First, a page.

The majority of the story takes place in the small hospital, except for a few shots of the surroundings. These recall Tokyo in ruins after the heavy bombings of 1945. The kammerspiel-character, reminding us of the film’s theatrical origins, creates an intimate space strongly imbued with social issues. Kyoji’s illness is treated within a broader context as an illness that undermines society. The young man tries to explain to Misao the very reasons for their estrangement, referring to himself as a person whose body “[…] is pure, but not pure. It is dirty.” He, the virgin, became the innocent victim of evil, which now torments him.
This portrayal of an individual bears various significations. The fact that Kyoji is punished for a crime he did not commit evokes the situation of Japanese soldiers stigmatised after the defeat, sometimes wrongly accused as war criminals and abused by a military regime which did not assume full responsibility for the war. Kurosawa reveals, even if only through allusions, old and new lies haunting Japanese society which, with the help of the Americans, created scapegoats in order to avoid facing its own war responsibility. He eventually suggests that the culprits are not just the men judged by the International Military Tribunal for the Far East but that evil is a far more complex issue; the fault lies in every person.
“I got your spirochete in my body,” Kyoji says to Nakata, the soldier who had infected him during the operation and whom he coincidentally meets after the war. Kurosawa presents the two characters within the frame of the doppelgänger-motif. Innocence and guilt, lies and truth are constantly intertwined.
By confronting Nakata, Kyoji confronts himself, revealing another truth about his very being. Culprit and victim are the two faces of the same personality, an idea visually expressed in the profile shot of the two men sitting back to back. While Nakata refuses to behave in a responsible way and not only avoids treatment but has already infected his pregnant wife, Kyoji tries to live justly by assuming his civic responsibility, living a chaste life and devoting himself to the care of his patients in the rundown neighborhood.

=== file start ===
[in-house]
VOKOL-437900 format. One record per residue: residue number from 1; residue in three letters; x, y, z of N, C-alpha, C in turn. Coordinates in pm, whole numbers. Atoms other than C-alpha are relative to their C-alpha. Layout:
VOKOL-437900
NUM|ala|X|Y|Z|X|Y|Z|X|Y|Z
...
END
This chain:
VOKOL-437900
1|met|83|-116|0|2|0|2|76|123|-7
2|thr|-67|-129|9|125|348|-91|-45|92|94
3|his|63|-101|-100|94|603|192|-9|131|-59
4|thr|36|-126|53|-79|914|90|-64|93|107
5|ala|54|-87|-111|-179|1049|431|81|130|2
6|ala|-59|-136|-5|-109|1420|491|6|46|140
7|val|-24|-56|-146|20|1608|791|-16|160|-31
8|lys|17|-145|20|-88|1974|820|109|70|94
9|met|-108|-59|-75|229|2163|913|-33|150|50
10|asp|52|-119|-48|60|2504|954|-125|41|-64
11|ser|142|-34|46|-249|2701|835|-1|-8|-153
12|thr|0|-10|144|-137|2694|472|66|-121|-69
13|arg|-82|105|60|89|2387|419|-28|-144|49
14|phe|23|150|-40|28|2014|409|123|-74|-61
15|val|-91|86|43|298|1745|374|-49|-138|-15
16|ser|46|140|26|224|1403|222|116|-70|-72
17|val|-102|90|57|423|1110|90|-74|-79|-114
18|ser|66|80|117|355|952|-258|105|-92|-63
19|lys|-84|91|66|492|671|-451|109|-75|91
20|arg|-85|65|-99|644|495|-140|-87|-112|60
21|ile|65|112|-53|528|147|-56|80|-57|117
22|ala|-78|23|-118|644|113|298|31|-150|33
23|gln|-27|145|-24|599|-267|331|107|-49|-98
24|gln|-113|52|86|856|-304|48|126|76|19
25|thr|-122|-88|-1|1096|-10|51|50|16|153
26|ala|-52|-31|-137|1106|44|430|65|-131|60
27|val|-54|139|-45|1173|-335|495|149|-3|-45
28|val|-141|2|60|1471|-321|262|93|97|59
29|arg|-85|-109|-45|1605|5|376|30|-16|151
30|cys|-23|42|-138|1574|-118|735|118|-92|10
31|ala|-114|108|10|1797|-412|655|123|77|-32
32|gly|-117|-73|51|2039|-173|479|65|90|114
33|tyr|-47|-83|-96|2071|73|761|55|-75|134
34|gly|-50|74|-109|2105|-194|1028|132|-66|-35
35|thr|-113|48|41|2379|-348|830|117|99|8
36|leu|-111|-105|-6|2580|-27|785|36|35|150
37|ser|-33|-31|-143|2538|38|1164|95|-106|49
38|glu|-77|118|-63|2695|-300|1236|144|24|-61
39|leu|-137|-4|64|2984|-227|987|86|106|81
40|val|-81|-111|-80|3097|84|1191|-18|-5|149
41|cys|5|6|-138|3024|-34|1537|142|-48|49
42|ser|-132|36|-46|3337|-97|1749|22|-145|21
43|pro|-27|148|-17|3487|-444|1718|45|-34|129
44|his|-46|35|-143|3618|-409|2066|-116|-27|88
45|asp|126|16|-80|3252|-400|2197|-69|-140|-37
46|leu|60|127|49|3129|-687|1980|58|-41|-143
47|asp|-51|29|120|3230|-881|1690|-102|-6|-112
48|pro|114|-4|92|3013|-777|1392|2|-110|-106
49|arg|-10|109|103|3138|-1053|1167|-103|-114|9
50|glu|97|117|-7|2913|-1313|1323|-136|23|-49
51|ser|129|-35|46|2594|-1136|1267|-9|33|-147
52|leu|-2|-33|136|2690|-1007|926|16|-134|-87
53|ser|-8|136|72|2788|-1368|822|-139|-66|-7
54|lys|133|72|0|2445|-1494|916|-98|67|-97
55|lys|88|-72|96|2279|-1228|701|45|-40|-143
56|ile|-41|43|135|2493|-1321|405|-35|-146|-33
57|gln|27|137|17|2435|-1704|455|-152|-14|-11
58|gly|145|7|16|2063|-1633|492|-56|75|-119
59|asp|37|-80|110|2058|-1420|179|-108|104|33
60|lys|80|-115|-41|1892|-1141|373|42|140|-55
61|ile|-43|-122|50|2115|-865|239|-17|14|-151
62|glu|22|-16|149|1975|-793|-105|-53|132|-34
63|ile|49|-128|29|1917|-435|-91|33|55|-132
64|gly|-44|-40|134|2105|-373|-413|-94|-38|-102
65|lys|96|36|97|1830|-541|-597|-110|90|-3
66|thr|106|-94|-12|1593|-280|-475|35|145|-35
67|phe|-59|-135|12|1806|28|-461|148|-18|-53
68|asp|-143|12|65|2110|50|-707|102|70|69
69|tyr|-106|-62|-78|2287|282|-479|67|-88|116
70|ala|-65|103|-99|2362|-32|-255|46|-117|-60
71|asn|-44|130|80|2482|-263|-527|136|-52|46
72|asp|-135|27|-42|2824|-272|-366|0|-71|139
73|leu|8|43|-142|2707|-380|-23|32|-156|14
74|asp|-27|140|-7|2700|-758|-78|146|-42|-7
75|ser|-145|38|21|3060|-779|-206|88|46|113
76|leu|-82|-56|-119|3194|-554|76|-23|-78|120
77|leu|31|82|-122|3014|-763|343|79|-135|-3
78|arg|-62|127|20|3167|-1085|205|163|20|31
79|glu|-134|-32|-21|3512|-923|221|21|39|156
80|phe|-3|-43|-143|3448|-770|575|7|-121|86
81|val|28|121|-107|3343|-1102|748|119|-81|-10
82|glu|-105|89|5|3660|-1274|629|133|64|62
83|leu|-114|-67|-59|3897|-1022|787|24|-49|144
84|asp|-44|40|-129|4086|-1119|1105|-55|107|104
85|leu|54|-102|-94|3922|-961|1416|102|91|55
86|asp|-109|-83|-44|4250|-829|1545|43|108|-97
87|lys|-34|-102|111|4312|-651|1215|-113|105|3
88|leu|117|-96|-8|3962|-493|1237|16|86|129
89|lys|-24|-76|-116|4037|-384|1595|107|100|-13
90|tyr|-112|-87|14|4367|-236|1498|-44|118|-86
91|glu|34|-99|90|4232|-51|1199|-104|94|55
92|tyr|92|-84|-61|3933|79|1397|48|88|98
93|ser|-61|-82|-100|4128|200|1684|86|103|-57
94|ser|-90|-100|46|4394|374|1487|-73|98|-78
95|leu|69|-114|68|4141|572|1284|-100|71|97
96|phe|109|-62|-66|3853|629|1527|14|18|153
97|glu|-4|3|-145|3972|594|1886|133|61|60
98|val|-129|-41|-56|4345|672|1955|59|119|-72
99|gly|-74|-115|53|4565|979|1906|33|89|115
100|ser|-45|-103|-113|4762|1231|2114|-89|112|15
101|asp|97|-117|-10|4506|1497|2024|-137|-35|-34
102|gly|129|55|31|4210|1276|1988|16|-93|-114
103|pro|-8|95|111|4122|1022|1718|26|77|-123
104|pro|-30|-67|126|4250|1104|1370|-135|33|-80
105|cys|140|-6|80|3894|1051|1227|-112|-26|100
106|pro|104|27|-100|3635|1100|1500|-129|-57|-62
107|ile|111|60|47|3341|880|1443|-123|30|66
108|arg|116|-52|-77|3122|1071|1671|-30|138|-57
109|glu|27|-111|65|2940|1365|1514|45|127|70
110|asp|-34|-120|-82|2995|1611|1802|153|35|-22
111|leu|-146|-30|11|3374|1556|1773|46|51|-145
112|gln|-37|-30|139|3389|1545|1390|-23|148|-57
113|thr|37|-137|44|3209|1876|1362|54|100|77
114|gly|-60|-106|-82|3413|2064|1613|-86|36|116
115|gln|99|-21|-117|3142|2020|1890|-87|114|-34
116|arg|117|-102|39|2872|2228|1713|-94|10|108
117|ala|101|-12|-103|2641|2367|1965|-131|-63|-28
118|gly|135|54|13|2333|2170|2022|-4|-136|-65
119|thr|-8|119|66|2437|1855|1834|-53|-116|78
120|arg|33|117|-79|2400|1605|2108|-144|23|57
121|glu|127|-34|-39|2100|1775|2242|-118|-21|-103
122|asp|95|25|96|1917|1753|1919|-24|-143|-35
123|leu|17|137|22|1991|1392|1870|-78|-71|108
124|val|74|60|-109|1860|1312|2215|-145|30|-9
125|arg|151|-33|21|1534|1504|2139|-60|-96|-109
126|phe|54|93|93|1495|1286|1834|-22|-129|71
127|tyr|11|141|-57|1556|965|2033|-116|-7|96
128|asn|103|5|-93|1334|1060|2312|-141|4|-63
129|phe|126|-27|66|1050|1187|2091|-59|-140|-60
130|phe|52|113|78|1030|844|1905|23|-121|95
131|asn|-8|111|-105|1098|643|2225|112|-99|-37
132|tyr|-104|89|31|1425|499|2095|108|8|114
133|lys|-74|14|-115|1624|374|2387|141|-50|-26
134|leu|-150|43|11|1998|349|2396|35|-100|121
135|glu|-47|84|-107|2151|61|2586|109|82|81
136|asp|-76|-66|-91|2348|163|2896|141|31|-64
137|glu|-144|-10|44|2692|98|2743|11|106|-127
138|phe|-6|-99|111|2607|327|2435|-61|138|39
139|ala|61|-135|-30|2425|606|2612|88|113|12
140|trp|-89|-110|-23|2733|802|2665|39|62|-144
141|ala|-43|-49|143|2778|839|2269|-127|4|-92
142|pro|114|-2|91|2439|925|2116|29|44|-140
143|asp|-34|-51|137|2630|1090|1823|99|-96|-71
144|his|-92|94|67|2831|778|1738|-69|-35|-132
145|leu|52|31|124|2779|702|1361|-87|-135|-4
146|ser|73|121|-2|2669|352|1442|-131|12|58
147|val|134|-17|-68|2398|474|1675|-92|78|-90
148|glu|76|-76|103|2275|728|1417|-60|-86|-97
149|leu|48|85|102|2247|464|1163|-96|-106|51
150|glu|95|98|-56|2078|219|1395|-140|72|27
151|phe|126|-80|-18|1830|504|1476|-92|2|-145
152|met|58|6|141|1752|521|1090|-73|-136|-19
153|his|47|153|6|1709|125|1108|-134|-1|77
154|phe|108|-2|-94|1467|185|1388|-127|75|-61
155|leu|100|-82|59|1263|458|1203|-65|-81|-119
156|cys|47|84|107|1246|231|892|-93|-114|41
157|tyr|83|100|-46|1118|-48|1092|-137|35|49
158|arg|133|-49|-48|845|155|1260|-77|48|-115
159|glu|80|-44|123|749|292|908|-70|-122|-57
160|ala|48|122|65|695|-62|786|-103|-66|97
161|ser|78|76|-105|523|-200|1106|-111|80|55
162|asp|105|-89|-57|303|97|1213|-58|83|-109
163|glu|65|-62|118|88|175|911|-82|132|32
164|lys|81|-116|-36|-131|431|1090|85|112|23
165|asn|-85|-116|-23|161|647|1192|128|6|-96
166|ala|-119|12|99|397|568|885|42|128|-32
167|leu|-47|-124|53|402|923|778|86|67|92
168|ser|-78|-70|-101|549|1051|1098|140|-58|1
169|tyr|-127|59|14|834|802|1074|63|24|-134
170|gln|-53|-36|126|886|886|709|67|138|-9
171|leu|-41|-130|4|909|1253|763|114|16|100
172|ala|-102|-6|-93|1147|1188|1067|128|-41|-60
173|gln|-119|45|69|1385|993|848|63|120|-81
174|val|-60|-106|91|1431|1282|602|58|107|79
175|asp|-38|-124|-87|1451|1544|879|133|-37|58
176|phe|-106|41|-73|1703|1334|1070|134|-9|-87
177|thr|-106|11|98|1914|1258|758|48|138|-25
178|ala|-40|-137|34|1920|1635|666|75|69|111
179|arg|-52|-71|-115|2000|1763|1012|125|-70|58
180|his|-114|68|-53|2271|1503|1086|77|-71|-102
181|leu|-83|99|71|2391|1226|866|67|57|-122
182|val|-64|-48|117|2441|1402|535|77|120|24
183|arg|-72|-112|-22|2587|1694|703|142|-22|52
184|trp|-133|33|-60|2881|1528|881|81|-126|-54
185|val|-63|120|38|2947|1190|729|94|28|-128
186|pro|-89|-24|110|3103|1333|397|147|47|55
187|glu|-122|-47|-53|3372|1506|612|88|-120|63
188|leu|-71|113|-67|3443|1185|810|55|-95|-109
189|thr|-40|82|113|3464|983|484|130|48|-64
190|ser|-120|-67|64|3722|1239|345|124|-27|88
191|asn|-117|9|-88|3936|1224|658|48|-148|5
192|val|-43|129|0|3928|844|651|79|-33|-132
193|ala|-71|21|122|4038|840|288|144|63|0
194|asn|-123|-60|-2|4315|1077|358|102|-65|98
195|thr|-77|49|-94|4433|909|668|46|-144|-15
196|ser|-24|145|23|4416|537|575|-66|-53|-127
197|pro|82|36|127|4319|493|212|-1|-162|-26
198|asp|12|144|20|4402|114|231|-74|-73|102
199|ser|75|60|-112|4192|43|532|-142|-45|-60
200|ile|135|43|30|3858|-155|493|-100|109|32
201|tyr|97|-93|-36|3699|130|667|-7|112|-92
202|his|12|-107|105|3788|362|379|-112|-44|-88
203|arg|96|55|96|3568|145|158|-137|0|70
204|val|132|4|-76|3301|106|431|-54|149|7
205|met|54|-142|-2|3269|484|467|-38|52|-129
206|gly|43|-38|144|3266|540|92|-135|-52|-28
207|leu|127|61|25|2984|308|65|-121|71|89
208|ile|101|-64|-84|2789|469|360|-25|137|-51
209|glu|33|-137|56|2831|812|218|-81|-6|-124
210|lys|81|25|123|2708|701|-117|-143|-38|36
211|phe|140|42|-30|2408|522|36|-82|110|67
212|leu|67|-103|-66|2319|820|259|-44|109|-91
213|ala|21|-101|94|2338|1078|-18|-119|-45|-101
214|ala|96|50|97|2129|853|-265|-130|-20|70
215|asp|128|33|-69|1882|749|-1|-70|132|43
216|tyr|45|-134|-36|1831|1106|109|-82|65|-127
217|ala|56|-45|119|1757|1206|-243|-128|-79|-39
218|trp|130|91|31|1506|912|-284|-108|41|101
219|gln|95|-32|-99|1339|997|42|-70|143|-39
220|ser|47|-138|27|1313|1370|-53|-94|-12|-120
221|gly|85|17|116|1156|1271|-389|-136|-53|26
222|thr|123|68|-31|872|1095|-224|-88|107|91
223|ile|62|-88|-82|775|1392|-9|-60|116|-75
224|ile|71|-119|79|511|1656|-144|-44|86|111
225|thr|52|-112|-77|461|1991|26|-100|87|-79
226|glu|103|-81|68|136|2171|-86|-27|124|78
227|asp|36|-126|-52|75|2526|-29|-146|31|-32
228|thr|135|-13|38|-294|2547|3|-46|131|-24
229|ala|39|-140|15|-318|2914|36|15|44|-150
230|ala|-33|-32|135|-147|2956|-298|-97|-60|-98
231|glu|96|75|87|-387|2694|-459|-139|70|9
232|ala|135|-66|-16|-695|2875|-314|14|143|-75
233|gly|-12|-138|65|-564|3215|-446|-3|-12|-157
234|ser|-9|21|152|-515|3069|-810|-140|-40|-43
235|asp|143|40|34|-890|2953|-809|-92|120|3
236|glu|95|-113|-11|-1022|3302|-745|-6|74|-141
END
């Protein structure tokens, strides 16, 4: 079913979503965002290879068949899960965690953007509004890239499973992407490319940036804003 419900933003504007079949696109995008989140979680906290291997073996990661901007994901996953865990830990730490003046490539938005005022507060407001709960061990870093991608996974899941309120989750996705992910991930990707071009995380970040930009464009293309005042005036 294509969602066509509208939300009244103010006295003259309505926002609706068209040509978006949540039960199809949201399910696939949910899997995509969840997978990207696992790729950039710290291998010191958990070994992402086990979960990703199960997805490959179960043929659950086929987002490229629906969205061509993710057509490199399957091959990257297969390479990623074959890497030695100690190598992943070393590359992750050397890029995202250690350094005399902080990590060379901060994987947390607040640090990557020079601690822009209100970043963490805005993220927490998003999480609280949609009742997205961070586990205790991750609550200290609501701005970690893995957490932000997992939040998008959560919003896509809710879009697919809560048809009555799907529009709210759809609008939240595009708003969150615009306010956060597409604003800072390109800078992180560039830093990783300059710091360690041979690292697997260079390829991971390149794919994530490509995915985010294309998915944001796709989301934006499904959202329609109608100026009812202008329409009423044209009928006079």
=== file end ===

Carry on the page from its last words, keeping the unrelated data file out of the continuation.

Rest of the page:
Not unlike Doctor Sanada in Drunken Angel (1949) or Doctor Niide in Red Beard (1965), Kyoji fights against disease: stubbornly, in a frantic but strictly personal manner. By accepting his fate, he confirms the Confucian ethos of self-control while affirming himself as an individual in a society in which conformism prevails.
Mifune’s restrained performance reveals the protagonist’s calmness. Kyoji does not belong to the category of patients who “scream in pain” but to those who “put up with pain and drip in sweat”. However, the protagonist’s humanitarian attitude is depicted in an ambiguous manner. In his long monologue during the film’s climatic moment, Kyoji confesses the constant struggle against his carnal desire, admitting that “my conscience is killing my desire”. If in the good-bye sequence with Misao he tries to hide his sadness behind a smile, in this scene in which he confronts the nurse Rui, the actor’s facial expression and body language expose Kyoji’s inner torments and his vulnerability. Walking restlessly in the small room, he spits out all his bitterness and misery.
The young physician sacrifices his true love and devotes his life to his poor patients, as the last shots, which show him during an operation, confirm. However, his motivations are not exclusively explained by altruism, as the scene with Rui reveals and as Kyoji’s father expresses in a laconic manner after having learned that his son is considered a saint by the people in his neighborhood: “A saint? My son is a saint? […] He is just trying to give hope back to the people who are unhappier than he is. If he had been happy, he might have become a snob.” The father’s slightly ironic comment shows how much the very notion of truth is multifaceted.